Nepal to run breeding centre to save vultures
KATHMANDU (Reuters) - Nepal will open its first vulture breeding centre to try to save the birds from extinction, a leading conservation group said on Tuesday.
Of the eight species of vultures found in Nepal, the white-rumped and slender-billed vultures are categorized as critically endangered.
The numbers of both species have plunged in Nepal and India and scientists say the decline is largely due to farmers dosing their cattle with diclofenac, a drug used to treat inflammation, poisoning the scavenging birds.
The plan is to capture at least 10 breeding pairs of vultures for each of the critically endangered species and keep them initially in two aviaries at Kasara in Chitwan National Park, said Dev Ghimire, an official with Bird Conservation Nepal.
The park, located 80 km (50 miles) southwest of Katmandu, is popular for its rare Asian rhinoceroses.
"This is just a beginning and more pairs will be subsequently trapped and released," Ghimire said. "It is a very important project and needs long-term commitment."
Conservationists estimate the number of vultures in Nepal to have dropped to about 500 nesting pairs from 50,000 in 1990, primarily from eating dead cattle treated with diclofenac.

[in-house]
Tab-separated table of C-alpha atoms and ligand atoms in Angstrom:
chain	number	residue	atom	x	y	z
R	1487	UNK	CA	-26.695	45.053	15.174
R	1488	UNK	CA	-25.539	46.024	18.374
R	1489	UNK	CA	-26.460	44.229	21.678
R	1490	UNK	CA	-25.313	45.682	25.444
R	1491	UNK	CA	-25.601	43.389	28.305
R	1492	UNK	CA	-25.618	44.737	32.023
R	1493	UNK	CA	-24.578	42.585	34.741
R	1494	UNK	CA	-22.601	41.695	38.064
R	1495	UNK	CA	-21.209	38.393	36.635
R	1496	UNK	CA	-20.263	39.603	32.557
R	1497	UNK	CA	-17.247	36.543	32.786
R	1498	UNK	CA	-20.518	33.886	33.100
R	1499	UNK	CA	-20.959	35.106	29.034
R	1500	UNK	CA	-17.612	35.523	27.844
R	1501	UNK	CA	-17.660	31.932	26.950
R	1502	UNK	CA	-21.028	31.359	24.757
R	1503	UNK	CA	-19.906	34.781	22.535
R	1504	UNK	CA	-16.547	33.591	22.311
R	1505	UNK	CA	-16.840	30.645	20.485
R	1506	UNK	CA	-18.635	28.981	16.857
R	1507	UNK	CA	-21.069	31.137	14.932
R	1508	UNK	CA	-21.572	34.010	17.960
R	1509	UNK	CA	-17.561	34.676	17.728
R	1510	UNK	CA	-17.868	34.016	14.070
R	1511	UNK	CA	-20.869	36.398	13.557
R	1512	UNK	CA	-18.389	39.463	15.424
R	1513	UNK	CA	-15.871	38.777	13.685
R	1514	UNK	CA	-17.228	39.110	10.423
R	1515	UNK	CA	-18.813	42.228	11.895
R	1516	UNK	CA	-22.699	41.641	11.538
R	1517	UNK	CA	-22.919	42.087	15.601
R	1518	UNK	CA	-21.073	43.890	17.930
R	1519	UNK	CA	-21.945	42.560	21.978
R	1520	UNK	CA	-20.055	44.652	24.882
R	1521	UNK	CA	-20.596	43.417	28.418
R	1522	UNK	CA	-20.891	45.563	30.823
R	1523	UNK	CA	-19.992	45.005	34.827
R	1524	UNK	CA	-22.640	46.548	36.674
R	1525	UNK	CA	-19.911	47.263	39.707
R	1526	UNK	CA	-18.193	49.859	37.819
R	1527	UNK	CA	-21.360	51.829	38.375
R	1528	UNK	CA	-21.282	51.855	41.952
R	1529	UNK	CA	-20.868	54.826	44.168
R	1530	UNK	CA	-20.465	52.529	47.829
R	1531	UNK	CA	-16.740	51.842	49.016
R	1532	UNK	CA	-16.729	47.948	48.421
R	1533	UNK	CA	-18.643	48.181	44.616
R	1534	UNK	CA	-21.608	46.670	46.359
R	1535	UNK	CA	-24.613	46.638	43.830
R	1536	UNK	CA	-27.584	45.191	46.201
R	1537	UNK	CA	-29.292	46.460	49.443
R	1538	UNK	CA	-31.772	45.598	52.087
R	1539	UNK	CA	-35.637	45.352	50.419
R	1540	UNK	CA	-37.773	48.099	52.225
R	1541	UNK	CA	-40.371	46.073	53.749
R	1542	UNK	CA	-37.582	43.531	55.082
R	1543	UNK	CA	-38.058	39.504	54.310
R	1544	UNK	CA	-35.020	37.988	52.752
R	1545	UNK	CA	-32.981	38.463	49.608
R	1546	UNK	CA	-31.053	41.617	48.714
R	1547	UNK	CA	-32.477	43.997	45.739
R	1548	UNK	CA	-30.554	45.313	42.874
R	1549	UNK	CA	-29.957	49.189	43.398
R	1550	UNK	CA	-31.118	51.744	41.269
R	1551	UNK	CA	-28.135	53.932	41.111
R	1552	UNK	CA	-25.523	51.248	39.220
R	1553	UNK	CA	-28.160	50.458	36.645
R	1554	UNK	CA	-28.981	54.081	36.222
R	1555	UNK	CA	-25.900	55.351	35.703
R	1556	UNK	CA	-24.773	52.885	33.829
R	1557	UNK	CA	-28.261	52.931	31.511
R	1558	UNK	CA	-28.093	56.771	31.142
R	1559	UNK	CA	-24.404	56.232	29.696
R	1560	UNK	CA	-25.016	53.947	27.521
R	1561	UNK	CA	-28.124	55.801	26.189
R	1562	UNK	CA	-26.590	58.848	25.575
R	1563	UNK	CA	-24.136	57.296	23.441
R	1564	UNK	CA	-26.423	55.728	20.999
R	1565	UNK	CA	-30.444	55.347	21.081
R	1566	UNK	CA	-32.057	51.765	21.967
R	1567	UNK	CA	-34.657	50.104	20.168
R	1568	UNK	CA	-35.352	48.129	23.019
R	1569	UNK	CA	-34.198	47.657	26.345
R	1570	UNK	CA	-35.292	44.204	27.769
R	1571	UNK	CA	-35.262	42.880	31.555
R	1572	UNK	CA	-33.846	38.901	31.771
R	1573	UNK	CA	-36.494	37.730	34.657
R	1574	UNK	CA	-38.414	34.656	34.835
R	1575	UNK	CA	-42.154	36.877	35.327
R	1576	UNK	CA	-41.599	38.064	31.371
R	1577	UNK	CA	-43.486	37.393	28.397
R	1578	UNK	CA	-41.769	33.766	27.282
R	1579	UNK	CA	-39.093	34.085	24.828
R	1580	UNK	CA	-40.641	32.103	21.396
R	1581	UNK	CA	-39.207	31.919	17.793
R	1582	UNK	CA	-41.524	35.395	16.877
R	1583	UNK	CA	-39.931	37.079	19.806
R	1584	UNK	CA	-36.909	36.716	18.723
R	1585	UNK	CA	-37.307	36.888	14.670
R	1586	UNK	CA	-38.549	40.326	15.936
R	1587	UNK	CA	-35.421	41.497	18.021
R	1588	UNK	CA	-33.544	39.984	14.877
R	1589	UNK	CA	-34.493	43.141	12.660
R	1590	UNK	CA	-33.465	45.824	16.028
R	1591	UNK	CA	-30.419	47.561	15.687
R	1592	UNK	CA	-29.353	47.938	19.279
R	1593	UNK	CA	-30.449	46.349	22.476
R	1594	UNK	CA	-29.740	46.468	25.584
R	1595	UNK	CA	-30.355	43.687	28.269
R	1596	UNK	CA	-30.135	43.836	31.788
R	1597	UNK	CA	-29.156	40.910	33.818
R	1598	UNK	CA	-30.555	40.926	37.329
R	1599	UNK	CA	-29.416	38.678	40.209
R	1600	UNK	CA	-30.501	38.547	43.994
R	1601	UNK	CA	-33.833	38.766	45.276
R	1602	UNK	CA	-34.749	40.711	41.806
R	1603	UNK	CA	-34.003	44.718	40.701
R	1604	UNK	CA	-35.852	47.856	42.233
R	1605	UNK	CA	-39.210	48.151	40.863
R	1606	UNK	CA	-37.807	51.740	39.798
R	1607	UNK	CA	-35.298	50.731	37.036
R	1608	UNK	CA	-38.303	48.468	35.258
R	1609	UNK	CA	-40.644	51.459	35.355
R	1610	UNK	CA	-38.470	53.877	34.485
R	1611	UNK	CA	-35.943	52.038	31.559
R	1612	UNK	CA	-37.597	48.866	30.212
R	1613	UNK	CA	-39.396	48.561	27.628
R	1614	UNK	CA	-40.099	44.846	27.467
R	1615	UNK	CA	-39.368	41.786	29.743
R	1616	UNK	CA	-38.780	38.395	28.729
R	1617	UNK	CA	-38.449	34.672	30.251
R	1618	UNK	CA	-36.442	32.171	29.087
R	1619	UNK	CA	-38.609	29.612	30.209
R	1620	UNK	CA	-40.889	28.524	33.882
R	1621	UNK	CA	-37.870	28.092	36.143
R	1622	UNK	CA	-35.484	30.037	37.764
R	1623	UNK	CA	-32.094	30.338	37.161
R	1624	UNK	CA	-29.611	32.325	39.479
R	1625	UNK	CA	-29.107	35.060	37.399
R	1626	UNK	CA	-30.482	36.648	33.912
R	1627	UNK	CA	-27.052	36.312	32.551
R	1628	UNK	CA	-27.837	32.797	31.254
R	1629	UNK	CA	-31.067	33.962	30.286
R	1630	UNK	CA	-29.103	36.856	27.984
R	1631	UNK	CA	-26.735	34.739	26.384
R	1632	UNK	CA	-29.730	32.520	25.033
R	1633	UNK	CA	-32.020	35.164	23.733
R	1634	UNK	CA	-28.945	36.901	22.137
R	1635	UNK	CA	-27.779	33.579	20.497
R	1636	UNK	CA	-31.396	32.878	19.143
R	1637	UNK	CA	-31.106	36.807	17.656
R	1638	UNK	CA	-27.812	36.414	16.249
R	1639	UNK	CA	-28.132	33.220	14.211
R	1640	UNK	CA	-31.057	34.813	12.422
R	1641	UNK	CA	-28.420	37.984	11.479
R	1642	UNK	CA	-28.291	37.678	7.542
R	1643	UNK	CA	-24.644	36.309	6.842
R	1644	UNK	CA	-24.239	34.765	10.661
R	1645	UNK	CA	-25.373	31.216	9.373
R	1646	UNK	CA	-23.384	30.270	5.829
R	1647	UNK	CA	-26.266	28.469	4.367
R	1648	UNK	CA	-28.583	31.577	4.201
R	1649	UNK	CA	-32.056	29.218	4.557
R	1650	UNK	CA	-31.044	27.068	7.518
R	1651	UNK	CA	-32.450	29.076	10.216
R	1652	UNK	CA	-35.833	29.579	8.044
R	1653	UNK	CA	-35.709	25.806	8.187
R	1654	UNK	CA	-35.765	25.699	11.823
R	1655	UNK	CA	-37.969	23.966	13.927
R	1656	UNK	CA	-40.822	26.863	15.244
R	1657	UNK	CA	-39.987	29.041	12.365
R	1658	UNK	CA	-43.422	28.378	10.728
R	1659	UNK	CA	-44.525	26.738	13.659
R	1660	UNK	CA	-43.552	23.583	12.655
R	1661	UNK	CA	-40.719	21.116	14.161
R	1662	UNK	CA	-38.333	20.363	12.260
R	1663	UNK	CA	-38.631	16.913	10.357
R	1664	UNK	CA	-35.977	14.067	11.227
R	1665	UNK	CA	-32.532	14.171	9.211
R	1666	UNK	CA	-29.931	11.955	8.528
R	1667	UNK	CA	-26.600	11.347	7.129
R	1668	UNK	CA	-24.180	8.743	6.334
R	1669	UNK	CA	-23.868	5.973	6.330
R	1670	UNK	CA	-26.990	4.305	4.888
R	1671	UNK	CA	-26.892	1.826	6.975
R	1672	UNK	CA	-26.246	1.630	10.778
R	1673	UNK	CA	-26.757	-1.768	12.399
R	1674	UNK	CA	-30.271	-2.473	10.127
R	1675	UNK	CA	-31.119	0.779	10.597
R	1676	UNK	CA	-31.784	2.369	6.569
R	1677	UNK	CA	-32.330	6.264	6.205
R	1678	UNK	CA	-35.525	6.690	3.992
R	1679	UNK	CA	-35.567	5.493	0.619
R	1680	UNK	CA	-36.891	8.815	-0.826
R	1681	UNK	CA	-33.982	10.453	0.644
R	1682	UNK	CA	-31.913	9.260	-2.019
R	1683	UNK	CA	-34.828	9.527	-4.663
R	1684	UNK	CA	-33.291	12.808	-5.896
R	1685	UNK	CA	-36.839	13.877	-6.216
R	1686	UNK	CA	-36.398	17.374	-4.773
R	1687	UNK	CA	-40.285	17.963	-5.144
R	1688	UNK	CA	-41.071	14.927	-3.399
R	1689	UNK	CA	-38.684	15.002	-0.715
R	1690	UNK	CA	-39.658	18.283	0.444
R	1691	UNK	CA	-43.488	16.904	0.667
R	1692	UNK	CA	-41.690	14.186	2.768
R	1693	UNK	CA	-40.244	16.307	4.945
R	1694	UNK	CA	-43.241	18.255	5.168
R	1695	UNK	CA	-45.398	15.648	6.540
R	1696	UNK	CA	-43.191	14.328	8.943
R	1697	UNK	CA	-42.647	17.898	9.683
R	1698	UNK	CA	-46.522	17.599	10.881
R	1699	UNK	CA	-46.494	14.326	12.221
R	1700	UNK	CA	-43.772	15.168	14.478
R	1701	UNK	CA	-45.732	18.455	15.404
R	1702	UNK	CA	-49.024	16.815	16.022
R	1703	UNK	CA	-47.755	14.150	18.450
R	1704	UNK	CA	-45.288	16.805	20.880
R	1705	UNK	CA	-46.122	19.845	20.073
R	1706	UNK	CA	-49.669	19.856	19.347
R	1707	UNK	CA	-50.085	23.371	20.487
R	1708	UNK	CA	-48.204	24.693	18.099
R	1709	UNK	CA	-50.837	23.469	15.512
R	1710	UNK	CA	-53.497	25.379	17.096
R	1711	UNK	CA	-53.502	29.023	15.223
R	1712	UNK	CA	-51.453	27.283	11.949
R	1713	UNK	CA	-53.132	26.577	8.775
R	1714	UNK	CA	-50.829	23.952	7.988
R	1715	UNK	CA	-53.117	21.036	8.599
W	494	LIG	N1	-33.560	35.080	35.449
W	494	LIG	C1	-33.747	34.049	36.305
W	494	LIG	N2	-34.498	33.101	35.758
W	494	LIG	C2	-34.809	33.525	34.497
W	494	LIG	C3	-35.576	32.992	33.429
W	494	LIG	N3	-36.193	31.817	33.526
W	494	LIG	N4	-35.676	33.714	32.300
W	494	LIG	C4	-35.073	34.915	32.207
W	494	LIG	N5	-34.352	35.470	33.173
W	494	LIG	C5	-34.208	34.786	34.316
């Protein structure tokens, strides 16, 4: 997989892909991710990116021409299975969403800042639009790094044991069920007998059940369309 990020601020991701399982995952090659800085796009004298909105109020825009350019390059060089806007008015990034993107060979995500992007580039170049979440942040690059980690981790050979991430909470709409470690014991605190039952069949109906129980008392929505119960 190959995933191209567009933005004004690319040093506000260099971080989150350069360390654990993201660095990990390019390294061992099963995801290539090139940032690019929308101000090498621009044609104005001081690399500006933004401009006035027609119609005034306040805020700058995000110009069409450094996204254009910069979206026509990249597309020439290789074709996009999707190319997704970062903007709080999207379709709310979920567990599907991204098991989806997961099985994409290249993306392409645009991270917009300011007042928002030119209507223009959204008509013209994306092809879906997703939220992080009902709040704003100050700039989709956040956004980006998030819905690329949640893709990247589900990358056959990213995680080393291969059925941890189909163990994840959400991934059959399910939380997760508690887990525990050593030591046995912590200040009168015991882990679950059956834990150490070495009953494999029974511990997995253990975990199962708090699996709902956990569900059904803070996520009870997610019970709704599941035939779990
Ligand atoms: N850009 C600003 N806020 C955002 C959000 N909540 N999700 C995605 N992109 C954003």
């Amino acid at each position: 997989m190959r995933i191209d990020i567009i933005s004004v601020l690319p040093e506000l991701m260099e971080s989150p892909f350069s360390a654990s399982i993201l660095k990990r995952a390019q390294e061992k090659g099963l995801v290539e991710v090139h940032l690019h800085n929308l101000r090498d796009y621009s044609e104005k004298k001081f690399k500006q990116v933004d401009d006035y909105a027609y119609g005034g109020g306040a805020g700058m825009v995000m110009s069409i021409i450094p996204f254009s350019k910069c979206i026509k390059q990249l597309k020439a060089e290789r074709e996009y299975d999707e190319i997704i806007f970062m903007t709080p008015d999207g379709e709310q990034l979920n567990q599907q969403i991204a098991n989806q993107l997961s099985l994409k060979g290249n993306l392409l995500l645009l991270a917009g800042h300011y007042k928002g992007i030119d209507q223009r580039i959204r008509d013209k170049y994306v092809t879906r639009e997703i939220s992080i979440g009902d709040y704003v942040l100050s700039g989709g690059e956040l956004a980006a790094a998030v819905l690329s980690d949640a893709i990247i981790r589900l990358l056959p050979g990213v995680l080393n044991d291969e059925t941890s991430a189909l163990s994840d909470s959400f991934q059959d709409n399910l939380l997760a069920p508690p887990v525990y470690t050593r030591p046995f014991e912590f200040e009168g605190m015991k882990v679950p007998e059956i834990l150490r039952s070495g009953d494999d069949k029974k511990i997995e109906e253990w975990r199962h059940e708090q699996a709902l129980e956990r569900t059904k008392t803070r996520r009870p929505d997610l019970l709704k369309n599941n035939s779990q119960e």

Bird Conservation Nepal has already set up a separate feeding centre west of Chitwan for white-rumped and slender-billed vultures offering them chemical-free carcasses.
The number of vultures at the centre has risen since the complex was opened last year.
Birds for the breeding program are to be caught in the wild from March during the breeding season when it is easy to trap them.
"We can use the techniques and expertise applied by conservationists in India which also has vulture breeding centers," he said.
"But it will take at least three or four years before we can expect to release the young birds bred at the centre into the wild."
(Reporting by Gopal Sharma; Editing by Krittivas Mukherjee and David Fogarty)